InScience Film Festival

Future Stories: Samantha Hughes

If the predictions from a few decades ago were right, we would by now have flying cars and easy communication with aliens. Yet, the future has turned out differently than expected. What are the predictions for the future in 2020? Samantha Hughes is Principal Research Scientist at Arnhem and Nijmegen University of Applied Sciences (HAN). For the film block Shorts: Big Stories Behind Small Matters, she talks about small organisms and the future of ecology, together with PhD student Constant Swinkels and assistant professor Liesje Mommer. Here she gives her vision of the future, against the background of her field.

The Future in the Making

“I think that the next 10-15 years will see a huge drive towards personalised medicine and how we can live longer healthier lives.

I am a research scientist, and half way through my BSc degree in Biochemistry, the project to sequence the whole human genome was completed after 13 years. This amazing achievement being presented to me at such early stage of my career, was inspirational and has driven me to explore DNA in more detail. Now, I think nothing of sending a sample for full sequence analysis – it can take a few days and cost just 4000 USD, just a fraction of the 1 billion USD it cost in 2003!! Surprisingly, sending samples for sequencing is almost as common as going to the supermarket to buy a loaf of bread, and it is even possible to shop around for the best price!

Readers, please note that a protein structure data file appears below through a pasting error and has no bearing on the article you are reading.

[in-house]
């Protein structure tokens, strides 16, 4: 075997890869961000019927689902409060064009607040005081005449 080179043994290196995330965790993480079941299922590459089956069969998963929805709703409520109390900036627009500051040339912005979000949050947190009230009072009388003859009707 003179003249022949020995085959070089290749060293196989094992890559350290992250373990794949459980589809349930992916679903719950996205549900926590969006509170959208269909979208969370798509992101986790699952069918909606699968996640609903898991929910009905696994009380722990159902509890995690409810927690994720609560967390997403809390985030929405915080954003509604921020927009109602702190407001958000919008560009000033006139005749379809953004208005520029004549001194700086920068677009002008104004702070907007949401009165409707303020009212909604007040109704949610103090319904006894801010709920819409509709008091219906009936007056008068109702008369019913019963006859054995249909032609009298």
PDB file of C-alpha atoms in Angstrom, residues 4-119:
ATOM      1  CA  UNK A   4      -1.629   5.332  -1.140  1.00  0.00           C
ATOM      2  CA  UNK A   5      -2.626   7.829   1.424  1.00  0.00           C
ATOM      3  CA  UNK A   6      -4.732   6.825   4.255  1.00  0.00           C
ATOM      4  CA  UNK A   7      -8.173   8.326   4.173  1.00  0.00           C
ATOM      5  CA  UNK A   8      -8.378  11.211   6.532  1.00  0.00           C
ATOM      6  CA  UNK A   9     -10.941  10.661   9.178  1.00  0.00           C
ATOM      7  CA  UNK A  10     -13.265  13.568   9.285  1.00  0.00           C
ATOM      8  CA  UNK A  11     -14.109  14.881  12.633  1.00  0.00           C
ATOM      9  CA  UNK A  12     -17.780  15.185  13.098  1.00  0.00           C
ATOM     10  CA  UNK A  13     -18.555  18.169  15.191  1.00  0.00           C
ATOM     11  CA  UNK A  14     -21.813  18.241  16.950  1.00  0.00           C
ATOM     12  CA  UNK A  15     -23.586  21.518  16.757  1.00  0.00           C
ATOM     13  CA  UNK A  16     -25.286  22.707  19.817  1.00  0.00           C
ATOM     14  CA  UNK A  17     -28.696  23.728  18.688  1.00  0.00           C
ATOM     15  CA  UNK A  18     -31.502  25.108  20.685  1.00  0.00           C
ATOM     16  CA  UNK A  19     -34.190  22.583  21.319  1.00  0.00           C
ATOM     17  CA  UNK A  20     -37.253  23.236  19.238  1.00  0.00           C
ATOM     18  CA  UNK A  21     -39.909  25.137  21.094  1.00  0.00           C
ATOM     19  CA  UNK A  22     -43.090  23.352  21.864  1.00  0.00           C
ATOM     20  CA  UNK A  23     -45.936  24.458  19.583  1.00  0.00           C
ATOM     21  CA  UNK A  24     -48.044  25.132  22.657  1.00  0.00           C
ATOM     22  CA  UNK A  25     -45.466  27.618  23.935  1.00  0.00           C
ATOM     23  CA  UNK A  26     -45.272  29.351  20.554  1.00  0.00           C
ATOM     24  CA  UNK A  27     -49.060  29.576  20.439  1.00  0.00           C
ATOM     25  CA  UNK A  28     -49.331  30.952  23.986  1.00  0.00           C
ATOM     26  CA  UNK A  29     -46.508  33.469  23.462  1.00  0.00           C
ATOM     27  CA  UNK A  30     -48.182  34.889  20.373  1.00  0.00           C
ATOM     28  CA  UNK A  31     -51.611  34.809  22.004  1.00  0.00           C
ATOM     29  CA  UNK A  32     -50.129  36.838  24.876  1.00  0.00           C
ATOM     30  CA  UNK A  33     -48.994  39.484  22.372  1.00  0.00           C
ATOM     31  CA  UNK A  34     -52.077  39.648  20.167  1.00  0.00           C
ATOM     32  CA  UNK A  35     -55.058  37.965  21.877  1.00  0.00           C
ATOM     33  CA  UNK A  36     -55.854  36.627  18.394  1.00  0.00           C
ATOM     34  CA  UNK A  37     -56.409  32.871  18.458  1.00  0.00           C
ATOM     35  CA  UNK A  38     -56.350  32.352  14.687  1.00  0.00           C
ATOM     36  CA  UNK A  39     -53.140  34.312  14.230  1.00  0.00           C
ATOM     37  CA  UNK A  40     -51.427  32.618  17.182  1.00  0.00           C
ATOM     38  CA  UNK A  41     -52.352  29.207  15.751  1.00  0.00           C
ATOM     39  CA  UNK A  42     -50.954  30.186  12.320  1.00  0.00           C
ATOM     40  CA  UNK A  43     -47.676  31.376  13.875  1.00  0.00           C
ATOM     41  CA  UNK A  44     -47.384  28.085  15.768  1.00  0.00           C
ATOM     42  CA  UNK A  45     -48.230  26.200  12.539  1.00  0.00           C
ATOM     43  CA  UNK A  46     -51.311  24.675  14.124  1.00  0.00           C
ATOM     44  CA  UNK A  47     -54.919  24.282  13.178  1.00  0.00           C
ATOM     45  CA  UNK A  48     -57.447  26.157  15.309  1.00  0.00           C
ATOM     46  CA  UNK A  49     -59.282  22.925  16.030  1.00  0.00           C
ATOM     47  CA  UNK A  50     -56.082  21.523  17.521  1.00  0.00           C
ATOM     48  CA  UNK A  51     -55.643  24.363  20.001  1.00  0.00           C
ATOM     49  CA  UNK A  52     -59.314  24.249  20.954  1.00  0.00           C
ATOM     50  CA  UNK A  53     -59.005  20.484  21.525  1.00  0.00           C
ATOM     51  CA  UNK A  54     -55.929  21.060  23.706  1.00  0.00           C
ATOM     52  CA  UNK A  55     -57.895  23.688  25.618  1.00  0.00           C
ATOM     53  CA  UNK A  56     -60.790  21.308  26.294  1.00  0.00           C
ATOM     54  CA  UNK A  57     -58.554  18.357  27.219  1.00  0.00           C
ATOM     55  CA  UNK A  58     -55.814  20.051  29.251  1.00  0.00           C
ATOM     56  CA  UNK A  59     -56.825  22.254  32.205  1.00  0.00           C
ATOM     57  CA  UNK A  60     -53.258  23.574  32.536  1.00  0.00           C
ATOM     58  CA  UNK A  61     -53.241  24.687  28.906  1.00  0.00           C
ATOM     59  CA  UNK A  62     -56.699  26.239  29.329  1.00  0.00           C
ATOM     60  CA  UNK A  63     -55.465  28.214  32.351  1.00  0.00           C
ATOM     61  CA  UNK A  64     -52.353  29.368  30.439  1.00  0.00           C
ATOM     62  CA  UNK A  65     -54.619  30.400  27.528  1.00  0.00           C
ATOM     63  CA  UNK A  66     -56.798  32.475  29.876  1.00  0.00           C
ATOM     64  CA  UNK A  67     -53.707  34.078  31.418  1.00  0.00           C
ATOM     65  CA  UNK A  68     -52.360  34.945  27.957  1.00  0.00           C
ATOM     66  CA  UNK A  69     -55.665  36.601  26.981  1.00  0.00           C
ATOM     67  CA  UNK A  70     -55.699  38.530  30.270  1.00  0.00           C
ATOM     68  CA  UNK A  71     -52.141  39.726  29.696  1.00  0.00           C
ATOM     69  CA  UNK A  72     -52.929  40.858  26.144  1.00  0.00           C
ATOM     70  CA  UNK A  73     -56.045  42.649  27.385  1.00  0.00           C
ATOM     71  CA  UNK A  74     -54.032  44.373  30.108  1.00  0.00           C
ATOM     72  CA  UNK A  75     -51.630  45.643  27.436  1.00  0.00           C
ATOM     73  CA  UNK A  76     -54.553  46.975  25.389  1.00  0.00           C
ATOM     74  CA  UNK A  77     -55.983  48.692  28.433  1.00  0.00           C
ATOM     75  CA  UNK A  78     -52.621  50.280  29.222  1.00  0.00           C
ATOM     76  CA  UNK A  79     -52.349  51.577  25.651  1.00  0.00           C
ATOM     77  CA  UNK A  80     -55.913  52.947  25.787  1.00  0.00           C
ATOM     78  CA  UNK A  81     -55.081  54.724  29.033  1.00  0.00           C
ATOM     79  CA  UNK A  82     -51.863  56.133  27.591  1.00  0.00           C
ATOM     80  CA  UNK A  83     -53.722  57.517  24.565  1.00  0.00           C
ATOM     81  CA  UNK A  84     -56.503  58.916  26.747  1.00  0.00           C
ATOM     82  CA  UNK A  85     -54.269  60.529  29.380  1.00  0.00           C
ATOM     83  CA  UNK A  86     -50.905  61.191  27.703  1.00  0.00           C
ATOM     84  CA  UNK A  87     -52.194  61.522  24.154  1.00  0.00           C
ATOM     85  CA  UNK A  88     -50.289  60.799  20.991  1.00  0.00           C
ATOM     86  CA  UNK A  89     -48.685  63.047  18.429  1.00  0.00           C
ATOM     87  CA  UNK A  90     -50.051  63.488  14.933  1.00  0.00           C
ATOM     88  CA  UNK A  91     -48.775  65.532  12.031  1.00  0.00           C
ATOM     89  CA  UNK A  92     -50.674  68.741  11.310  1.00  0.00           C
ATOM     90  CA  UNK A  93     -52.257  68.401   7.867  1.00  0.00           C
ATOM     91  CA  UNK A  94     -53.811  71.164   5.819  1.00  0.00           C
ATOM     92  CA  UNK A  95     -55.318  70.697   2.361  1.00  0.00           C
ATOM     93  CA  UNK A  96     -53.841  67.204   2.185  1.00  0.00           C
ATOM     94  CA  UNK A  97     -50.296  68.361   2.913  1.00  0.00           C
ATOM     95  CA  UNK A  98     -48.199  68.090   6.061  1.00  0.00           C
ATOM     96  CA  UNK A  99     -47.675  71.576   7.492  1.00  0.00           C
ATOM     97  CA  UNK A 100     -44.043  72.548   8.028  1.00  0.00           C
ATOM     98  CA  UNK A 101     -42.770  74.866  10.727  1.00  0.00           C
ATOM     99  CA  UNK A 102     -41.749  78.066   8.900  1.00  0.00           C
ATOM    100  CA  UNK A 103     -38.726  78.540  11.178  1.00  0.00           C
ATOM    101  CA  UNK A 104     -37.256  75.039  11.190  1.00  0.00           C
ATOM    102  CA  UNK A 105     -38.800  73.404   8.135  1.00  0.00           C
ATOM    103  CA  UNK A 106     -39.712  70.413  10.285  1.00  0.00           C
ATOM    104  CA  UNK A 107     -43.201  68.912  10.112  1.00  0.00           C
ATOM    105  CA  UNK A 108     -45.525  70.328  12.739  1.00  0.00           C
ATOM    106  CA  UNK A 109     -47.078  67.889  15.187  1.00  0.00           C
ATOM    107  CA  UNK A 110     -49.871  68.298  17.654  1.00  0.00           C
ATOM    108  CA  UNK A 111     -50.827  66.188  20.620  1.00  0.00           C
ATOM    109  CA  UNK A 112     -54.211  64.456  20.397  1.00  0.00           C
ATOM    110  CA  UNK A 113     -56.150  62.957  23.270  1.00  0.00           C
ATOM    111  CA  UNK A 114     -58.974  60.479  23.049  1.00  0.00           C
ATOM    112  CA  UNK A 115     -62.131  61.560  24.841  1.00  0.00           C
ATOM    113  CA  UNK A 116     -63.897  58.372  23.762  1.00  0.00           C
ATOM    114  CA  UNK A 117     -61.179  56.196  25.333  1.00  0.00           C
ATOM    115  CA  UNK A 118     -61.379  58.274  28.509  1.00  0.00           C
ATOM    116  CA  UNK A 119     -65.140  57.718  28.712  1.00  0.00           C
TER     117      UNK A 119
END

In the future, I believe that genome sequencing will be done very early in life, proving valuable information to people about how to live well and eat properly to prevent diseases such as cancer. However, this does raise an important question – how much personal data are you willing to provide to have the information that allows you to live longer?”

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